First in a series looking at the lessons learned by each MotoGP factory in 2017 and their plans to be faster in 2018. This week, Marc Márquez’s chief engineer Santi Hernández discusses Honda’s RC213V

If you look at the MotoGP gongs that Honda has won over the past seven seasons – six constructors' titles and five riders' titles since 2011 – you’d think the company wouldn’t have much to do for 2018.

But, of course, HRC has plenty to do for 2018. Two years into MotoGP’s new tech era, none of the manufacturers have fully got their heads around the control software and Michelin tyres. And that includes HRC, which has probably made bigger machinery changes than any of the major factories over the past two years.

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MotoMatters.com Holiday Hiatus Is Here - Taking A Break Until The New Year

It has been a long year in motorcycle racing. A rewarding, entertaining, surprising, and wonderful year, but with so much going on, it has been hard to keep up. So much so that we have been left exhausted at trying to cover it all, and depressed at how utterly we have failed to cover just a fraction of all the things which happened this year.

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No 2018 MotoMatters.com Calendar - Our Apologies

The MotoMatters.com calendar has earned a loyal following and customer base through the years. However, for a variety of logistical reasons, it has proven impossible to put together a calendar for 2018. So if anyone was holding out for a Christmas present, we are very sorry to disappoint you.

We are hoping this is only a temporary hiatus. The plan is to bring the MotoMatters.com calendar back for next year. Fingers crossed we will not face the same insurmountable problems we did this year. 

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Guest Blog: Mat Oxley - The Yamaha MotoGP bike you never knew existed

Almost two decades ago Yamaha built a single-crank new YZR500 to beat Honda and Valentino Rossi to the final 500cc title. The bike remained a secret, until now…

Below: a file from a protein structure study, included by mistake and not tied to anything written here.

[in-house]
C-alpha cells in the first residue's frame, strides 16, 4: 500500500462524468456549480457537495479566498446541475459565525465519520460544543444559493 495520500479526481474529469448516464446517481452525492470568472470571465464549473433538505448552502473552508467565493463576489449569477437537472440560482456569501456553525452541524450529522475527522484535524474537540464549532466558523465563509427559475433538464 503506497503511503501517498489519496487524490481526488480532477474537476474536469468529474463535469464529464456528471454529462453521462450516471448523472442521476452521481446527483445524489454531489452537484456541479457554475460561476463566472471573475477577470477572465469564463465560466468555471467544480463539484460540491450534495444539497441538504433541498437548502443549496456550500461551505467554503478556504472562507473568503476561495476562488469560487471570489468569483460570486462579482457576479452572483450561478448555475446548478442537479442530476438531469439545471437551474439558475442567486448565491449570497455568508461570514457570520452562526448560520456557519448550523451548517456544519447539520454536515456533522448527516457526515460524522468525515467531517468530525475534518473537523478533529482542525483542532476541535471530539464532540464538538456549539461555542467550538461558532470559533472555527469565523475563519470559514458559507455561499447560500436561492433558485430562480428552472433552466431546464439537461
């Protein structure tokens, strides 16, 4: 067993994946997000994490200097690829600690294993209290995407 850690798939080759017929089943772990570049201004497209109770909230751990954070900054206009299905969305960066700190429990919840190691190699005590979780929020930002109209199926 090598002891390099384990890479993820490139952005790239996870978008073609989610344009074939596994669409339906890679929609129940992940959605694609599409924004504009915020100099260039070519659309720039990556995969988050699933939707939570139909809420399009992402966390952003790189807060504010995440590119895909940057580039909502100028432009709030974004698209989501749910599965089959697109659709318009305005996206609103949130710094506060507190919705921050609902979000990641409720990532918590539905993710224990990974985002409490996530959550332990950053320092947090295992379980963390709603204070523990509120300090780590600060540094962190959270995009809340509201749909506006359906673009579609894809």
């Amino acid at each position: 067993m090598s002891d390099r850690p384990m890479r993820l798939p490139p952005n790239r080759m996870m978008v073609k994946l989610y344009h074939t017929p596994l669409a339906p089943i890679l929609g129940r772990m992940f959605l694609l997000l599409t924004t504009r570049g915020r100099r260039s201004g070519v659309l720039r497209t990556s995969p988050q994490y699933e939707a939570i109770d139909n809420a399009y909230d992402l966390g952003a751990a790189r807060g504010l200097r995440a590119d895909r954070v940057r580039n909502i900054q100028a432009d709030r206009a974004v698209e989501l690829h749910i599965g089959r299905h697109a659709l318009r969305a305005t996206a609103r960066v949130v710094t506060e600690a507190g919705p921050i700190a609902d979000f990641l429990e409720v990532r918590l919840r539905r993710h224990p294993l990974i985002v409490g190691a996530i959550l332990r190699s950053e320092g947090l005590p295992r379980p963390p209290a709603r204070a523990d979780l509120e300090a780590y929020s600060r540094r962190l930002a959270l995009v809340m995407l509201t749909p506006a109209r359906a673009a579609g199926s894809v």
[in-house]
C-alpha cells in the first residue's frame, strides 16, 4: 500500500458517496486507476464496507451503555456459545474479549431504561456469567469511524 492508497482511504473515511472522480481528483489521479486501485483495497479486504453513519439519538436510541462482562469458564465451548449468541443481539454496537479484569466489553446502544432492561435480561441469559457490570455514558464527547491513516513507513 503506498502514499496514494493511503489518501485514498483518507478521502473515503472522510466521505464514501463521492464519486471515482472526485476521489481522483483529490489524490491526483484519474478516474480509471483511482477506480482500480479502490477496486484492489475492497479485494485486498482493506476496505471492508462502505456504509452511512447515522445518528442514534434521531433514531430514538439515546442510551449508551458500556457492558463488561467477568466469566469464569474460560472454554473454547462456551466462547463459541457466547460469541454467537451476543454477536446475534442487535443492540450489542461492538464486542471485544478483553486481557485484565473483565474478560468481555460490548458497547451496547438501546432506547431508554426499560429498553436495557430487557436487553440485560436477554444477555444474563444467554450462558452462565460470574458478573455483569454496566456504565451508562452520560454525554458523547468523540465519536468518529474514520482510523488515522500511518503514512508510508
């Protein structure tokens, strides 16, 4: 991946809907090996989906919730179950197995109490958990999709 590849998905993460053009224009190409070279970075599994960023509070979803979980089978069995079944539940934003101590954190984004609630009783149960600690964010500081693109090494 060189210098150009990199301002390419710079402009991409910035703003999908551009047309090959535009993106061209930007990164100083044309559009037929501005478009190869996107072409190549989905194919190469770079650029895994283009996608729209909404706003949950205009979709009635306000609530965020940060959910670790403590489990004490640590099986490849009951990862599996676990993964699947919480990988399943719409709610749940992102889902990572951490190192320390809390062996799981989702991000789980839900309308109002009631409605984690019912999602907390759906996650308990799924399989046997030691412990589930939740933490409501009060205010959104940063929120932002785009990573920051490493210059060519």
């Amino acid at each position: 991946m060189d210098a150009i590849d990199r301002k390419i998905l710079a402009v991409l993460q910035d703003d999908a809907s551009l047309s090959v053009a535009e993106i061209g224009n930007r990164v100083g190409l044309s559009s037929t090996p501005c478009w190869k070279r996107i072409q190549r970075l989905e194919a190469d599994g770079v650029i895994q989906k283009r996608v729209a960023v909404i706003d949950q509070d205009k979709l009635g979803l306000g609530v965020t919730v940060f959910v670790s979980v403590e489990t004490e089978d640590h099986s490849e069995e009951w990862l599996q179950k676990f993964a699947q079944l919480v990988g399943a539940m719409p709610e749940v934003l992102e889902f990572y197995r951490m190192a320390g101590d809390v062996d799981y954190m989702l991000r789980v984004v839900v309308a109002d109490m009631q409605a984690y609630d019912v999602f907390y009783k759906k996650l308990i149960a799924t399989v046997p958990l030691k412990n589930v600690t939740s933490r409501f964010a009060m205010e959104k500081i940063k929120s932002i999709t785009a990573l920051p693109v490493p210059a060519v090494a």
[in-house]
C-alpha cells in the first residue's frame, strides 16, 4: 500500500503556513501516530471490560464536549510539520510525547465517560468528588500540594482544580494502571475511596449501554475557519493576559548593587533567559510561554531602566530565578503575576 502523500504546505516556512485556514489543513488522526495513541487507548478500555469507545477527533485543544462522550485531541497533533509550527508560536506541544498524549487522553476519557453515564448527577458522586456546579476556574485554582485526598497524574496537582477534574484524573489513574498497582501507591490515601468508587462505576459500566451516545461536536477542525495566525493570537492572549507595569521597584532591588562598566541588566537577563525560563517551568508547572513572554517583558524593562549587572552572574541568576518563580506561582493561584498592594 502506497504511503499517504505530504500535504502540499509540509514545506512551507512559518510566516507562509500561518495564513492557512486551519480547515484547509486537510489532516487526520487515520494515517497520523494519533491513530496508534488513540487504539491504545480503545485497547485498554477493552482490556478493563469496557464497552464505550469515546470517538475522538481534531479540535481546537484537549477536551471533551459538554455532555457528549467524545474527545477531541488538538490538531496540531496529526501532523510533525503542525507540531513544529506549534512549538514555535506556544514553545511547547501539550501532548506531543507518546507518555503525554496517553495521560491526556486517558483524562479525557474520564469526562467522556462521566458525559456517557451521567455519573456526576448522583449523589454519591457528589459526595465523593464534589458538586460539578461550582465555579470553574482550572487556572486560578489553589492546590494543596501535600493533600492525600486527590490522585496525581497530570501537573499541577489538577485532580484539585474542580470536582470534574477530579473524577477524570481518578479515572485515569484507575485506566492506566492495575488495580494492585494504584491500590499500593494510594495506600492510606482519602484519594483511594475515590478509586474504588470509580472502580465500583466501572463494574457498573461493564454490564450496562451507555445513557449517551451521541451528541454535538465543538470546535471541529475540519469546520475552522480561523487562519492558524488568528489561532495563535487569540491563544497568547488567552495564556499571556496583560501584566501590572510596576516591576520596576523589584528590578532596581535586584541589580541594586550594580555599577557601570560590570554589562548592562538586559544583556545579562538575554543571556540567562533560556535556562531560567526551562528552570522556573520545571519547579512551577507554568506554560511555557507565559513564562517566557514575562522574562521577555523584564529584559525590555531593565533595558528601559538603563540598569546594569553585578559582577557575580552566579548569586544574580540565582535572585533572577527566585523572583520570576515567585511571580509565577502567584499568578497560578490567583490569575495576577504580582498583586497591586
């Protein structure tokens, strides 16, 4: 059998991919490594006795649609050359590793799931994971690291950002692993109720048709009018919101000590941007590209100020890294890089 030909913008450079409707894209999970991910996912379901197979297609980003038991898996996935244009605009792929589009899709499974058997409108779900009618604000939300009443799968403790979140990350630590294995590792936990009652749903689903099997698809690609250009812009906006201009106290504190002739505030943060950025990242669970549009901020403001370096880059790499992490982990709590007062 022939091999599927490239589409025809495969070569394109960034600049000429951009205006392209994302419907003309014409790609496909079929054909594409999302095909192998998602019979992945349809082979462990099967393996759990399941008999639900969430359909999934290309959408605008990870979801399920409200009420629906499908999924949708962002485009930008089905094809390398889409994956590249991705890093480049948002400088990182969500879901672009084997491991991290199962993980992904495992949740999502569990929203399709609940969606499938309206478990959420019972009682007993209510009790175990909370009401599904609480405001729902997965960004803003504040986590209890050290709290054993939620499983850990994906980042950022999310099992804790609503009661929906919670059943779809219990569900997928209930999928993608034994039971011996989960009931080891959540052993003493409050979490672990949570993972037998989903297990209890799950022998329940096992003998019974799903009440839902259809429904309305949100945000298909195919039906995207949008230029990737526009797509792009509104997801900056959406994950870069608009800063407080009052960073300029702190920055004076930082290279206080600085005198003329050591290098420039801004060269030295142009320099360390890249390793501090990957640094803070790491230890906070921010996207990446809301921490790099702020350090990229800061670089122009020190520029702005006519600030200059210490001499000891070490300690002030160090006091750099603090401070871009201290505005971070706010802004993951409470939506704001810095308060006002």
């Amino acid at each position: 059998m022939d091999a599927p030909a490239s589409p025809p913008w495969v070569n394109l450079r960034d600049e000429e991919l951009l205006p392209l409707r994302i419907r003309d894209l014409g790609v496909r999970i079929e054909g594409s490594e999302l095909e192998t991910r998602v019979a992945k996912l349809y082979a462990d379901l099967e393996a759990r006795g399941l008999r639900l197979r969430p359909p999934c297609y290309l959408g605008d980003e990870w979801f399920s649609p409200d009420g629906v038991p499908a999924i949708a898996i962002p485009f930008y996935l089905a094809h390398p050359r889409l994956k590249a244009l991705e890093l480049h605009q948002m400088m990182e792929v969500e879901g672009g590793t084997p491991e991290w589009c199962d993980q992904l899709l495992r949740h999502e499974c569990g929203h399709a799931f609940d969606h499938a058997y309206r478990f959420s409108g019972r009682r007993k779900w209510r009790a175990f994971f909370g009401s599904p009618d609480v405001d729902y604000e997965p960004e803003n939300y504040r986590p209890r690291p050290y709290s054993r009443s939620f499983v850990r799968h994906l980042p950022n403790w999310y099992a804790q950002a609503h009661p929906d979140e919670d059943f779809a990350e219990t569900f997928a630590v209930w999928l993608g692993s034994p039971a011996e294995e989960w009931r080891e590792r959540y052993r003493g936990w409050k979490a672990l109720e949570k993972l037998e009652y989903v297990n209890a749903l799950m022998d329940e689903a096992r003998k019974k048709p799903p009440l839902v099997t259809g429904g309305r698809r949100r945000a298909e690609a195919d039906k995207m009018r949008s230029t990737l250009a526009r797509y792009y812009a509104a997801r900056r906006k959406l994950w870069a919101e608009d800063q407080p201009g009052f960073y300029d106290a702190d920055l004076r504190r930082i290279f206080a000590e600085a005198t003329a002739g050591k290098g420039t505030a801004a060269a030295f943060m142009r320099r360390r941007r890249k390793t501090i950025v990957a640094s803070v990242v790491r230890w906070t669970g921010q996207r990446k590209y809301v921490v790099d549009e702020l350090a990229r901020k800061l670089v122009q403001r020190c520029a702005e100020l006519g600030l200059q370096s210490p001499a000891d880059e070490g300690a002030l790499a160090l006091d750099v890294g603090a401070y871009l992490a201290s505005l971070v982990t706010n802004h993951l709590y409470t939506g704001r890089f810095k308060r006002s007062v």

Yamaha has won plenty of MotoGP titles since the four-strokes arrived 16 years ago, but the factory had a miserable time in the final years of the 500cc World Championship. Yamaha was defeated nine years in a row, mostly by Honda, which is why its engineers built an all-new bike for the final 2001 season of 500s, when Honda and Valentino Rossi would be their greatest rivals.

This bike was tested in Europe in the summer of 2000 by Marlboro Yamaha riders Max Biaggi and Carlos Checa, less than 18 months before the final 500 GP, but never raced. And somehow, Yamaha managed to keep the project secret. Until now.

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Guest Video Blog: Freddie Spencer's MotoGP Season Review - Counting Down The Top Ten

MotoMatters.com, in association with Motor Sport Magazine, is proud to feature the rider insights of 1983 and 1985 500cc world champion Freddie Spencer. Every week after each MotoGP race, Fast Freddie will share what he saw and learned from the race.

With the 2017 MotoGP season at an end, Freddie Spencer takes a look back at what has been a scintillating year. Fast Freddie reviews the performance of the top ten riders of 2017, working his way back from Jonas Folger, who finished the year in tenth, to 2017 world champion Marc Marquez.

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Guest Blog: Mat Oxley - How does Zarco do it?

No doubt about it, Johann Zarco was MotoGP’s new kid on the block last season. Except he wasn't much of a kid at all, says Mat Oxley

The Frenchman was 26-years-old when he made his premier-class debut in Qatar. Compare that to MotoGP’s previous red-hot rookies Marc Márquez and Maverick Viñales, who were both 20 when they graduated to the premier class.

France isn’t mad about toddler racing like Spain, so Zarco started relatively late and didn’t get fully serious until he was in his teens. When he was 16 he loaded up his 50cc scooter and rode 150 miles to live with the family of Laurent Fellon, who has been his mentor and manager ever since. Zarco was almost 19 when he made his GP debut, by which age Márquez had already won two world championships.